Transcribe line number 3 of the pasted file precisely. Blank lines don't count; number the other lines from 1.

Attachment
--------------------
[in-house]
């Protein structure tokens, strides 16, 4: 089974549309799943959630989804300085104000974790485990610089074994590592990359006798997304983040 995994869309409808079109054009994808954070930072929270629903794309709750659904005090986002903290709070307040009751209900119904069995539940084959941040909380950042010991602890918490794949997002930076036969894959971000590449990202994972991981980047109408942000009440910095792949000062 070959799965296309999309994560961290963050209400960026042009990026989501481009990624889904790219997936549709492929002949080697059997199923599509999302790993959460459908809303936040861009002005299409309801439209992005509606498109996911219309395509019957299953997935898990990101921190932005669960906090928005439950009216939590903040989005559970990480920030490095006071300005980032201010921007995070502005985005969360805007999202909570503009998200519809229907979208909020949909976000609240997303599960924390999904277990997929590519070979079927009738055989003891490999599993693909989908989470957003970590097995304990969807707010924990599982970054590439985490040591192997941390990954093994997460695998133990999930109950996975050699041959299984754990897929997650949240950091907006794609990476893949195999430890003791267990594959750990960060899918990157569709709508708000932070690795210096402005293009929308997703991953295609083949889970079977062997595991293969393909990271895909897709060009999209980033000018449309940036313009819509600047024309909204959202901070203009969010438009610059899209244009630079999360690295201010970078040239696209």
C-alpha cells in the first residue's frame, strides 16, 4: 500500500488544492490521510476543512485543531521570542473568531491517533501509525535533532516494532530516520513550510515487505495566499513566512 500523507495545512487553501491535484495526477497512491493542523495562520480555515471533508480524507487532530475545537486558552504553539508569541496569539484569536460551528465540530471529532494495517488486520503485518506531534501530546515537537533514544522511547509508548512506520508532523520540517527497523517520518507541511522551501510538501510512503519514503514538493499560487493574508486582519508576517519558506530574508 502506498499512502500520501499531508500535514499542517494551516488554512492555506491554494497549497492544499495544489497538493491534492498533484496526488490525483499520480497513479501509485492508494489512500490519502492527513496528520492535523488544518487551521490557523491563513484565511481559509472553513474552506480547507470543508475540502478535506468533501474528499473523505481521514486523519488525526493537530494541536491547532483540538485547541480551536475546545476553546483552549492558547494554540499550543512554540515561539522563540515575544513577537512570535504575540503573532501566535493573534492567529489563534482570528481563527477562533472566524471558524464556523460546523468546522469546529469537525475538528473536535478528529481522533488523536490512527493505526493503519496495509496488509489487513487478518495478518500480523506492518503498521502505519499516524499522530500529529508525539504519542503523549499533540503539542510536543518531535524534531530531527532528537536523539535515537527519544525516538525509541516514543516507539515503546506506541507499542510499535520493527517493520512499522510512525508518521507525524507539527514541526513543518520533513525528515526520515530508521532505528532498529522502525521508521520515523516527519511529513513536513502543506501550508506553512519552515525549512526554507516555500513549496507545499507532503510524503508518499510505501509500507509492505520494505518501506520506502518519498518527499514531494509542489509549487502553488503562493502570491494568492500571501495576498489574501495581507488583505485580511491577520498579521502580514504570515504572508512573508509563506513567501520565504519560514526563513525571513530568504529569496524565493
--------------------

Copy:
C-alpha cells in the first residue's frame, strides 16, 4: 500500500488544492490521510476543512485543531521570542473568531491517533501509525535533532516494532530516520513550510515487505495566499513566512 500523507495545512487553501491535484495526477497512491493542523495562520480555515471533508480524507487532530475545537486558552504553539508569541496569539484569536460551528465540530471529532494495517488486520503485518506531534501530546515537537533514544522511547509508548512506520508532523520540517527497523517520518507541511522551501510538501510512503519514503514538493499560487493574508486582519508576517519558506530574508 502506498499512502500520501499531508500535514499542517494551516488554512492555506491554494497549497492544499495544489497538493491534492498533484496526488490525483499520480497513479501509485492508494489512500490519502492527513496528520492535523488544518487551521490557523491563513484565511481559509472553513474552506480547507470543508475540502478535506468533501474528499473523505481521514486523519488525526493537530494541536491547532483540538485547541480551536475546545476553546483552549492558547494554540499550543512554540515561539522563540515575544513577537512570535504575540503573532501566535493573534492567529489563534482570528481563527477562533472566524471558524464556523460546523468546522469546529469537525475538528473536535478528529481522533488523536490512527493505526493503519496495509496488509489487513487478518495478518500480523506492518503498521502505519499516524499522530500529529508525539504519542503523549499533540503539542510536543518531535524534531530531527532528537536523539535515537527519544525516538525509541516514543516507539515503546506506541507499542510499535520493527517493520512499522510512525508518521507525524507539527514541526513543518520533513525528515526520515530508521532505528532498529522502525521508521520515523516527519511529513513536513502543506501550508506553512519552515525549512526554507516555500513549496507545499507532503510524503508518499510505501509500507509492505520494505518501506520506502518519498518527499514531494509542489509549487502553488503562493502570491494568492500571501495576498489574501495581507488583505485580511491577520498579521502580514504570515504572508512573508509563506513567501520565504519560514526563513525571513530568504529569496524565493